How addictive? I opened the app nearly two hours ago and am only just now starting to write about it.
Home Sweet Home for iPhone is the app version of Big Blue Bubble Inc’s already popular game available online and for PCs and Macs. The game casts you as an interior designer with a neighborhood full of customers, each with specific (and at times, eclectic) tastes and preferences.
When you begin, your red-haired cartoon host walks you through the process of finding your budget, deciphering notes about your customer, and purchasing items from the catalog. The customer rarely spells out what they want – you just get a little personal information about them. If you’re not sure how to interpret that info, you can have the host give you a hint, but at a price, of course.
The room may come with a few items already, which you can sell if you wish. As you start to design the room, a bar at the bottom will keep track of how happy the customer is with what you’re doing. You can only move on to building the room when their happiness reaches a certain level. If any items in the room are placed in an undesirable location, the item will glow red, and you won’t be able to start building.
This game sucked me back to my college days of The Sims, where I’d spend hours designing a house, then ditch the characters and move on to design the house next door. One thing I noticed about Home Sweet Home is that when you add an item or change the floors or walls, you don’t see the item in color as it is in the catalog. At first I didn’t like this, because it became difficult to see how my room was coming along. Then I realized real interior design wouldn’t work that way – you have to visualize, then build.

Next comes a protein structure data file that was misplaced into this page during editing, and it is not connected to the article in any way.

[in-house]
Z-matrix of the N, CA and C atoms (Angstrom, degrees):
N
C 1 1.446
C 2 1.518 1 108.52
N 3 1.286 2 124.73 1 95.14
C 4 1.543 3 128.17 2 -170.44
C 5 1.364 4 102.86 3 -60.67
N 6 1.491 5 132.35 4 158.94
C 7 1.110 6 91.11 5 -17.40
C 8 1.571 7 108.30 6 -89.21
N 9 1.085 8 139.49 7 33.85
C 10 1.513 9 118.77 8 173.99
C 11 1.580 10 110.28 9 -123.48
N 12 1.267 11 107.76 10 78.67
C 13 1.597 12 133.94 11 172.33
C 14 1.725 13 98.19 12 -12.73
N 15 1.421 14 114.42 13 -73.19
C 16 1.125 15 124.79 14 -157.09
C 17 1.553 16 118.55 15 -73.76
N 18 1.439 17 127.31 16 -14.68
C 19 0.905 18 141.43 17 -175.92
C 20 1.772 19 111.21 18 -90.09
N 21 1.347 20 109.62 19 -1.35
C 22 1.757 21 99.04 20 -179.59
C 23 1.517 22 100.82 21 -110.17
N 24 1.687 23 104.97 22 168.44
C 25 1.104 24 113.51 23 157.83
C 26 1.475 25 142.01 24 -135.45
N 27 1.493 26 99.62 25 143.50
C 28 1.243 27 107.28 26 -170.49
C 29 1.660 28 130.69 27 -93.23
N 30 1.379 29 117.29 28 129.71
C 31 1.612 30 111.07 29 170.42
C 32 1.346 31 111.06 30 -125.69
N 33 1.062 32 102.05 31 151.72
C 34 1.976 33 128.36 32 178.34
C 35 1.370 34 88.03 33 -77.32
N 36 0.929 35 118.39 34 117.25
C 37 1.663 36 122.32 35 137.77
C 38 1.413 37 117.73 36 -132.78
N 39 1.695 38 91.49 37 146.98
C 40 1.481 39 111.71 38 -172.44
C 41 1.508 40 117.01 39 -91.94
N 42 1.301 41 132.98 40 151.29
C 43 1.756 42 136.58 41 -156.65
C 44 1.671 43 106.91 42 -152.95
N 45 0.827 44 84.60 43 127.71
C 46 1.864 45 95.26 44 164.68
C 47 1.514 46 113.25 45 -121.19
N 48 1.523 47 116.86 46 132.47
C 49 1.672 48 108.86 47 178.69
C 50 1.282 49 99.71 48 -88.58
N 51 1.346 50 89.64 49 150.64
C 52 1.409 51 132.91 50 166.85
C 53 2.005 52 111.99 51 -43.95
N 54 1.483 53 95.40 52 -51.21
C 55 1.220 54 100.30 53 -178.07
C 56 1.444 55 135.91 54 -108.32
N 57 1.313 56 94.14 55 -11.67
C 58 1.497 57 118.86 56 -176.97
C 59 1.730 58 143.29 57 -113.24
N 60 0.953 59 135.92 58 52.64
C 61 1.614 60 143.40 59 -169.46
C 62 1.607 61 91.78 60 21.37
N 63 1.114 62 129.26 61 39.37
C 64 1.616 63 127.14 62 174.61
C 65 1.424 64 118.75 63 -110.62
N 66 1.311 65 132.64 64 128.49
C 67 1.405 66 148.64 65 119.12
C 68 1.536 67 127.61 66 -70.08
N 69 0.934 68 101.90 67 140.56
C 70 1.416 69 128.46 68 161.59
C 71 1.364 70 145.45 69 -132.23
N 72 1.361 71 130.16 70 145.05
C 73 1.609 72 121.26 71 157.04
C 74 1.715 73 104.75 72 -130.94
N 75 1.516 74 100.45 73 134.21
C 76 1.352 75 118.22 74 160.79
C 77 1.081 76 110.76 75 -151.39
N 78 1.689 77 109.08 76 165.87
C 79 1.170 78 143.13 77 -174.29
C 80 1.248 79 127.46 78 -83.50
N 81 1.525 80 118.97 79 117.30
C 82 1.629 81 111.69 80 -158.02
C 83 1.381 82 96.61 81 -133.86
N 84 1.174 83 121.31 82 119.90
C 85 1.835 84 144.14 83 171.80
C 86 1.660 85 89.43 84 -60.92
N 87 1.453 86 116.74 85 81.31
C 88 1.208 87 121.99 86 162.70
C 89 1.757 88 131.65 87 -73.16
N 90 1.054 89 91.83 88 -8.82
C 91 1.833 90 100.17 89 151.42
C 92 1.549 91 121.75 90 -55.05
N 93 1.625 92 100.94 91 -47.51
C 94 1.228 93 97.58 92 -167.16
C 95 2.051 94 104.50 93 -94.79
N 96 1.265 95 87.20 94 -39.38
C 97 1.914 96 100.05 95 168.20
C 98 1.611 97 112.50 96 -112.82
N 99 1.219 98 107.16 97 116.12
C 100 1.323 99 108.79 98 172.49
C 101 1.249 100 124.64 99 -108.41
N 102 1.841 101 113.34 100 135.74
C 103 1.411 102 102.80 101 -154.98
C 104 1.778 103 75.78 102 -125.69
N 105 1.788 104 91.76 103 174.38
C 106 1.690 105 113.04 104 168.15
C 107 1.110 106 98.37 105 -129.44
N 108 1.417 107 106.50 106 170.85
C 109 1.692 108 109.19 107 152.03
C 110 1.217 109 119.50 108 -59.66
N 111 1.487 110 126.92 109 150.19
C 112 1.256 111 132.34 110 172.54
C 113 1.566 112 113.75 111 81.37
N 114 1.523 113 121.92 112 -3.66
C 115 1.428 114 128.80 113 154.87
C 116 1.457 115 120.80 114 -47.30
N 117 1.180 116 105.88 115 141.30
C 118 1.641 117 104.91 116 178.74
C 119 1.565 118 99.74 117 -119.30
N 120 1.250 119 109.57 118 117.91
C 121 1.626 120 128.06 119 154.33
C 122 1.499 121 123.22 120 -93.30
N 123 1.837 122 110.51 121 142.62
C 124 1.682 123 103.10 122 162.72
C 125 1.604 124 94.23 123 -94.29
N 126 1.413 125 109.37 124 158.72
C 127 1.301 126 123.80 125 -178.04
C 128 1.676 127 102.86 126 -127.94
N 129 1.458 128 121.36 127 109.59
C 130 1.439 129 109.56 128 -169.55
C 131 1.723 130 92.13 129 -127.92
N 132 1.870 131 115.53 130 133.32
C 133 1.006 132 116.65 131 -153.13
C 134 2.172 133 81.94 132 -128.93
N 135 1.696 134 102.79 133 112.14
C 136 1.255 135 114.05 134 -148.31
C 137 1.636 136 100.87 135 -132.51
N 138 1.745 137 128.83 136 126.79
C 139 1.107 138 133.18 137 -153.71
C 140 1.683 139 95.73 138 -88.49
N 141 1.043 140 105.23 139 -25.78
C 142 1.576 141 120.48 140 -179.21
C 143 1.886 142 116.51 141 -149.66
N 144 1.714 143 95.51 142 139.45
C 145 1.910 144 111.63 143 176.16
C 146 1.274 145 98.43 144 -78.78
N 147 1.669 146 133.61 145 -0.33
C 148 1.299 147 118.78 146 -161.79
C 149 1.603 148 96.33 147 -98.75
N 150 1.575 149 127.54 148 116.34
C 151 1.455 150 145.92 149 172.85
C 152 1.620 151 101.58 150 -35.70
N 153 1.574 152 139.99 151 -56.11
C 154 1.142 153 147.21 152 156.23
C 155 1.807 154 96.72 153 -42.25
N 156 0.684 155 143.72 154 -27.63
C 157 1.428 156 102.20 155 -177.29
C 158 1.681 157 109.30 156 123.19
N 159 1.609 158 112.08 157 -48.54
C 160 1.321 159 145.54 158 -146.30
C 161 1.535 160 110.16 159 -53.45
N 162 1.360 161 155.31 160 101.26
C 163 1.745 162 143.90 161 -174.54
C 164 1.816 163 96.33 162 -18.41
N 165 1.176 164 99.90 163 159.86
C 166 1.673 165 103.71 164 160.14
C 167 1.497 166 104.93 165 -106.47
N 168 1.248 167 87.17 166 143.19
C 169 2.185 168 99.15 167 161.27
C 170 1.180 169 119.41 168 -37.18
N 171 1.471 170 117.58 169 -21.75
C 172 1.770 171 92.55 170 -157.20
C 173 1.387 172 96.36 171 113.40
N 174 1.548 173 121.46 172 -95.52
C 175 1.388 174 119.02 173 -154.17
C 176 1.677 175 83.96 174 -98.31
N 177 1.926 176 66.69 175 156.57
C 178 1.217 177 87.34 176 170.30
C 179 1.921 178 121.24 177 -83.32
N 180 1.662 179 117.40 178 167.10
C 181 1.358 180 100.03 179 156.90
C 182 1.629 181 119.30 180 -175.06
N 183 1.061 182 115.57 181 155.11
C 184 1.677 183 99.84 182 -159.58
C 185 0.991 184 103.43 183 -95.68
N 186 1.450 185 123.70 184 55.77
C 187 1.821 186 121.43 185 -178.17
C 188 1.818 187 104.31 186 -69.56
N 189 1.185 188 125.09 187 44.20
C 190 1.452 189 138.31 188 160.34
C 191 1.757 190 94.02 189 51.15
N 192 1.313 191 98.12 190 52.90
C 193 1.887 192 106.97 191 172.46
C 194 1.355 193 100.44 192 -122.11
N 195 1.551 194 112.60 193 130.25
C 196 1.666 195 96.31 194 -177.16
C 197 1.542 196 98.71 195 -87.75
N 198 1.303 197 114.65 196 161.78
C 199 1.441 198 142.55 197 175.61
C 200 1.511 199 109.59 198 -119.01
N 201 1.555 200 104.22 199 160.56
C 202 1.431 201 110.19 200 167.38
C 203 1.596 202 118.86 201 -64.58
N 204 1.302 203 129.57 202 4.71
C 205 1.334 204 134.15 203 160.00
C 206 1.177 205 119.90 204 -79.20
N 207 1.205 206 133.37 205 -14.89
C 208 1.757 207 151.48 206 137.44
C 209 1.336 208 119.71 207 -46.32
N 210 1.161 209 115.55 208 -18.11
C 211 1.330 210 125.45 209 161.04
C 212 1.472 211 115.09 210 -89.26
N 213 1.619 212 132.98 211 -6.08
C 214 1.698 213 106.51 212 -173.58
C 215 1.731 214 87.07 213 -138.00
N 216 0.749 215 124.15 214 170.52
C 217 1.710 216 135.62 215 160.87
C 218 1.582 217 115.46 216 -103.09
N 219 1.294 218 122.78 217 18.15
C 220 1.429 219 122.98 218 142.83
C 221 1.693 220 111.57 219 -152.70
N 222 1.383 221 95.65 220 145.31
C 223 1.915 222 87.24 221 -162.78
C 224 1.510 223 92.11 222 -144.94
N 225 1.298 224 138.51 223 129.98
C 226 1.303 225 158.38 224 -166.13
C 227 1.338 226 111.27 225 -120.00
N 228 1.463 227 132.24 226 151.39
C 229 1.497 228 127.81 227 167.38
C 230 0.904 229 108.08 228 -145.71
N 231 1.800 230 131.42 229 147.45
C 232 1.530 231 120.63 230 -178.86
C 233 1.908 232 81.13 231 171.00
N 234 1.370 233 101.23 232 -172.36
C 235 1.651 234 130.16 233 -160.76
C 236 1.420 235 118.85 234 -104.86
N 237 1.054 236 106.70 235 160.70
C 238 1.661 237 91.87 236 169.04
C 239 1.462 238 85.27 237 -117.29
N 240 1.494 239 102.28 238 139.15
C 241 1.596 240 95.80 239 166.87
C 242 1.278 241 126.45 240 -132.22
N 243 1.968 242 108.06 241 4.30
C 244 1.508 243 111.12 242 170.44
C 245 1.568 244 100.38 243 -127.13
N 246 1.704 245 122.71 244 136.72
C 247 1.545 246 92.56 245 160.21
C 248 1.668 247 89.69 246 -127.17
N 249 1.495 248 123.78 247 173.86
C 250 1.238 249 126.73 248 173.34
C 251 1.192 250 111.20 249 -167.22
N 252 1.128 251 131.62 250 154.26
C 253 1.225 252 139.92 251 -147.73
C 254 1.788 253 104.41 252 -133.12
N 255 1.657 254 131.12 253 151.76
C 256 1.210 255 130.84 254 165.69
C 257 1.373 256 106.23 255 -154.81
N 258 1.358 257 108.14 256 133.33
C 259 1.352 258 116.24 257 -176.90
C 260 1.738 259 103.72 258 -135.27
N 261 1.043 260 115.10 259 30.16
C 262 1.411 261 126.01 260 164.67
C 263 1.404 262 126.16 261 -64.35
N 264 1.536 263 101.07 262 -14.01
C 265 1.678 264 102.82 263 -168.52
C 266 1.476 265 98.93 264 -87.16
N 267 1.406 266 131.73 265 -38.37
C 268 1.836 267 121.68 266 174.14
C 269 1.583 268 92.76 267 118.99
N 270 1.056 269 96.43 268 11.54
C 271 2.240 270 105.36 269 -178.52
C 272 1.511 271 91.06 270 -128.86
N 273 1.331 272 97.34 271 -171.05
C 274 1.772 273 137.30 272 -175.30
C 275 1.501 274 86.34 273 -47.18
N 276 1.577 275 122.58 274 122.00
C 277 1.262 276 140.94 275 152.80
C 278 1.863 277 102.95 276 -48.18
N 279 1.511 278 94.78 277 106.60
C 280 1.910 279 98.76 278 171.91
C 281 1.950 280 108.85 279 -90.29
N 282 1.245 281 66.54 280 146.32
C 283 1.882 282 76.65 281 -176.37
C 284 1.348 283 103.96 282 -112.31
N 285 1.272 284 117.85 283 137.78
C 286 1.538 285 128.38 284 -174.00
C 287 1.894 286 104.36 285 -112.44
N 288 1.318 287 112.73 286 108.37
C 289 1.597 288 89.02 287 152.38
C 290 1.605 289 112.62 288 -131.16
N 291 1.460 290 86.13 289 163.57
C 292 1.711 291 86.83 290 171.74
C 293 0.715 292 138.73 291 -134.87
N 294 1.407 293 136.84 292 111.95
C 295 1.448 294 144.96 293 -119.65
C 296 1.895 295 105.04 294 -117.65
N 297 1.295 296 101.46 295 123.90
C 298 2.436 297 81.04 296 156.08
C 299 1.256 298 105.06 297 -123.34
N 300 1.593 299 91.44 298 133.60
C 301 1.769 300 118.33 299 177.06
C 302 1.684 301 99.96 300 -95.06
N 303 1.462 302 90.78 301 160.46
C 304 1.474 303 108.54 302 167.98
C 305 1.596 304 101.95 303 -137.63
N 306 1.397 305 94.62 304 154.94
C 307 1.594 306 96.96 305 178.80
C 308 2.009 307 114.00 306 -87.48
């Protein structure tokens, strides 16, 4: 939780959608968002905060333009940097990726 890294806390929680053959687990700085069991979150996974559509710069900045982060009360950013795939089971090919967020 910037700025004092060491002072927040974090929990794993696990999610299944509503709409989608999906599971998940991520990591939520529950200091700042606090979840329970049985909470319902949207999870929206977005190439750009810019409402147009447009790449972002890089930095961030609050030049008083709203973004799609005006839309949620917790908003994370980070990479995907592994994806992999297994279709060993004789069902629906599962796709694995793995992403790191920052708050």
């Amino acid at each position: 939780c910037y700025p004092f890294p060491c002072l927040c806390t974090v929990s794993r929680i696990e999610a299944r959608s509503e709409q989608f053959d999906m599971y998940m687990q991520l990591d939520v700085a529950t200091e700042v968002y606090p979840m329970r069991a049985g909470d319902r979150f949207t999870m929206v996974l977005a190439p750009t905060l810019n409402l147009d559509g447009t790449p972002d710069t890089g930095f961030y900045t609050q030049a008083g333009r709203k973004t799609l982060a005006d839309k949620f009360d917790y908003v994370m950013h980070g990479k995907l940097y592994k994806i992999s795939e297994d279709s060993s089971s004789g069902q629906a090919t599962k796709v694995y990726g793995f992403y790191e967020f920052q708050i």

As you move on to new customers, the catalog begins to grow, with new items added every time. The workers are kind of fun to control too – the faster they finish the job, the more you get paid. You can send them around the room to build what you bought, tapping the coffee pot when they get tired and the first aid kit when they get hurt. As you move on, you need to make sure they clean up their trash as well.
At the end of each project you get paid, with a breakdown of how much went into building added in. While racing to get a bigger paycheck is probably a good motivator for some players, I kept playing out of sheer curiosity to see what the next customer would want.
The graphics are colorful, cute, and fun, and the music and sound effects are light (but come with sound level control just in case). I like the walk-through at the beginning, and it doesn’t take long at all to get the gist of the game. I do think it would be nice to go back and view the completed rooms, so I can bask in our interior design awesomeness. Overall, Home Sweet Home is a fun game and worth the price.
Home Sweet Home requires the iPhone OS 2.2.1 or later and is compatible with iPhone and iPod Touch.